Preparing to Escape

There may come a time where you feel the best option is to leave your partner. If you decide to leave your partner, plan carefully. Do not suggest or indicate that you are planning on leaving; sometimes abuse escalates if the abuser suspects that you are thinking of leaving, most likely because he/she is worried about losing control.

Plan a time to leave when your partner is not home.

Some things to think about after leaving are:

  • Think about who you can stay with and make arrangements in advance so that if you decide to leave suddenly, you will have a place to go immediately.
  •  You might also consider leaving documents, money, or other belongings with a friend or relative while living with your abuser.
  • Saving all the documents you took with you when you left, even if you think you may not need them anymore.
  • Save and record texts, phone and e-mail messages, and calls from your abuser, and document any other attempts to contact you, such as through a third party, stalking, attempts at injuries, to talk, or any other incidents.
  • Changing your phone number, screening calls, and possibly blocking the abuser's number.
  • Changing your e-mail.
  • Change locks if your abuser has a key.
  • Contact services you receive mail from, such as banks or welfare, to inform them of your change of address, or have the post office hold your mail. If necessary, call Social Security to change representative payees if the payee is the abuser or someone you can't trust.
  • Notify your children's school about who can and can't pick them up or come to their school.
  • Get a Post Office Box so your abuser can't find your new address.
  • If you work, try to get a well-lit parking spot where you work. Give a photo or description of the abuser to your boss and/or colleagues so they know
  • Make copies of important keys to your home, car, or work.
  • Memorize or keep important telephone numbers with you. This can include the local police station, family and friends you have included in your safety plan, domestic violence program, your children's school, your social worker, or your therapist.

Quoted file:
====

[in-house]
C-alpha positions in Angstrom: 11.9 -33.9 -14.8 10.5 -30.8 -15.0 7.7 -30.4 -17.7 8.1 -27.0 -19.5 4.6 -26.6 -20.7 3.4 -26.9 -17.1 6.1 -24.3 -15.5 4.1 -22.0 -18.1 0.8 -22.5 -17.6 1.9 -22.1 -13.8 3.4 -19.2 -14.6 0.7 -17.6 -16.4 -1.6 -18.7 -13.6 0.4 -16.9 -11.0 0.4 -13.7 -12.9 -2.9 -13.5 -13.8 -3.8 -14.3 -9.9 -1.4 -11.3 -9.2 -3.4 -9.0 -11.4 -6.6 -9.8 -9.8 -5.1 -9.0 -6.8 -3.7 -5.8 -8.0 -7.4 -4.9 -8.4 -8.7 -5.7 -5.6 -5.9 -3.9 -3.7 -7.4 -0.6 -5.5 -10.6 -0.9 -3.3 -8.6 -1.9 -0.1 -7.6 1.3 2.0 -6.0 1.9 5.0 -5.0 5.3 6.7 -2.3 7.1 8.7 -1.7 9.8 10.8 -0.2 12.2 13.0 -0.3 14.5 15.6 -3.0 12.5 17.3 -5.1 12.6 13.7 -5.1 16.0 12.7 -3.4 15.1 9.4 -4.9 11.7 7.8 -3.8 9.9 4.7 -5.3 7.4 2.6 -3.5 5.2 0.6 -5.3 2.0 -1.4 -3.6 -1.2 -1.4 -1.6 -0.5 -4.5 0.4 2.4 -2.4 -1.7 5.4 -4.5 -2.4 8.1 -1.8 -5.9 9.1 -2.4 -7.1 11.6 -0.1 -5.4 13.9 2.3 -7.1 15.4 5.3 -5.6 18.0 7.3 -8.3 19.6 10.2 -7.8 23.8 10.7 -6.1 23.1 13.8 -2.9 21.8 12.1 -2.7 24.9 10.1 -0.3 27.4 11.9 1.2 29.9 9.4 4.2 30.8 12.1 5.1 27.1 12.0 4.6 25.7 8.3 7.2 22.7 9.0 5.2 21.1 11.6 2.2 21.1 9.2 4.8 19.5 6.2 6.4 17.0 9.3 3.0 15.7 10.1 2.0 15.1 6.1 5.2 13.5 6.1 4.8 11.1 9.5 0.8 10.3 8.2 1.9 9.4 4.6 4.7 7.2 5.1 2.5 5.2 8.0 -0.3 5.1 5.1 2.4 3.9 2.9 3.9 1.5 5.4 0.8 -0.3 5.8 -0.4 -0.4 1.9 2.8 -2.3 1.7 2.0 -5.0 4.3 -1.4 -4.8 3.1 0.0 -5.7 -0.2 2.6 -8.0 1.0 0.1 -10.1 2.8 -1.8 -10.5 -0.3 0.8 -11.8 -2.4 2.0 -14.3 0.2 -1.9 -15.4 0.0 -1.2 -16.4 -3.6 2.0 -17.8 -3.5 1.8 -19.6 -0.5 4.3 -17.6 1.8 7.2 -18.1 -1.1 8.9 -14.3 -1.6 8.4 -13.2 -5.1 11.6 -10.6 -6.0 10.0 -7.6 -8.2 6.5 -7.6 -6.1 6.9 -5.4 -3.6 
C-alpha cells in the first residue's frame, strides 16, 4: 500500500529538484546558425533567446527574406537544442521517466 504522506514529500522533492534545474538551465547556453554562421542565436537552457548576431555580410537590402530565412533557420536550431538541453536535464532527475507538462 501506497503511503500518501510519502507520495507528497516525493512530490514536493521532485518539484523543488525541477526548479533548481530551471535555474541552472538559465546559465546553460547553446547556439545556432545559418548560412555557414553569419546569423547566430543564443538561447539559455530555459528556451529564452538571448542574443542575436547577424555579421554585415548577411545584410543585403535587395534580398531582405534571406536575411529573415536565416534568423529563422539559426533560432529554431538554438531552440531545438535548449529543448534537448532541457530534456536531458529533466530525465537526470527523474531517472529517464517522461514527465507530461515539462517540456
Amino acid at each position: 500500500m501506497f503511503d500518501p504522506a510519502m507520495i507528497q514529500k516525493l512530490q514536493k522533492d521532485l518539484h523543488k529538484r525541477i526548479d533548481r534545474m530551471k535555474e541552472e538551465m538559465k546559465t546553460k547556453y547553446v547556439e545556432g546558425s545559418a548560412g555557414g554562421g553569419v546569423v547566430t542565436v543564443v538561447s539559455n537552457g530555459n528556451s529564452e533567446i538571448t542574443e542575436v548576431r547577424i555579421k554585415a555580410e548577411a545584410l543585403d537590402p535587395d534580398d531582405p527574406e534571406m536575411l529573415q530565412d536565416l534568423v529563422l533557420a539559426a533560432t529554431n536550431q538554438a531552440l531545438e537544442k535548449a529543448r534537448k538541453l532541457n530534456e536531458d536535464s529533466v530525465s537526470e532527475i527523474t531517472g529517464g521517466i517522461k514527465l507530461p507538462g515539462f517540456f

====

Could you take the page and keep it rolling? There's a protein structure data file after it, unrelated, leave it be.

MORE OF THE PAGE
• If your abuser checks your messages, texts, or e-mails, create a code system with a friend, family member, colleague, neighbor, or anyone else, if you need to communicate for help. -Keep your gas tank full if you use a car, or keep a copy of public transportation routes that you may need in a safe place. Back your car in so you can drive away quickly if escaping.
  • Practice your safety plan, with your children if possible. Review it with yourself and your children as often as possible, whether or not you can actually practice doing it.
  • Open a bank account in only your name. Keep the paperwork in a secret place in your home or in the home of someone you can trust.
  • Keep spare change on you for phone calls and public transportation on you at all times.
  • If you feel you can trust your boss and/or any of your colleagues, inform them of the situation. Talk to the security supervisor or other security staff about your situation and the importance of avoiding your abuser at work.
  • Keep your cell phone and any other electronic devices charged and ready.

It is normal to miss your partner or feel sad, confused, or lonely. It is important to remember that you can't change your partner, and returning to the relationship could put you back in danger, possibly more than before you left because your partner may fear of losing control again or be mad that you left. Sometimes an abuser will try to make contact with apologies, promises, and expressions of love. This does not mean that he/she has changed and is no longer abusive.

Try to keep documents, identification, and records in specific places that you can get to if you need to leave suddenly. Some documents or necessities you should keep safe are:

  • Marriage and driver's licenses
  • Birth certificates – yours and your children's
  • Passports, visas, green cards, and work permits
  • Medicine, eyeglasses, contacts
  • Keys and/or a set of extra keys for your house, car, or work.
  • Money, checkbooks, credit cards, mortgage payment book, unpaid bills
  • Proof of income for you and your partner (W-2 or pay stub)
  • Social Security cards
  • Divorce, custody papers, and restraining order
  • Welfare EBT card and award letter
  • Lease/rental agreement
  • Car registration
  • Insurance card and medical records
  • School reports and records
  • Extra clothes for you and your children
  • Address book
  • Pictures, jewelry, or other things of value to you
  • Other things to pack if you are escaping with children are:
  • Diapers
  • Their favorite toy, stuffed animal, game, blanket, or book
  • Extra clothes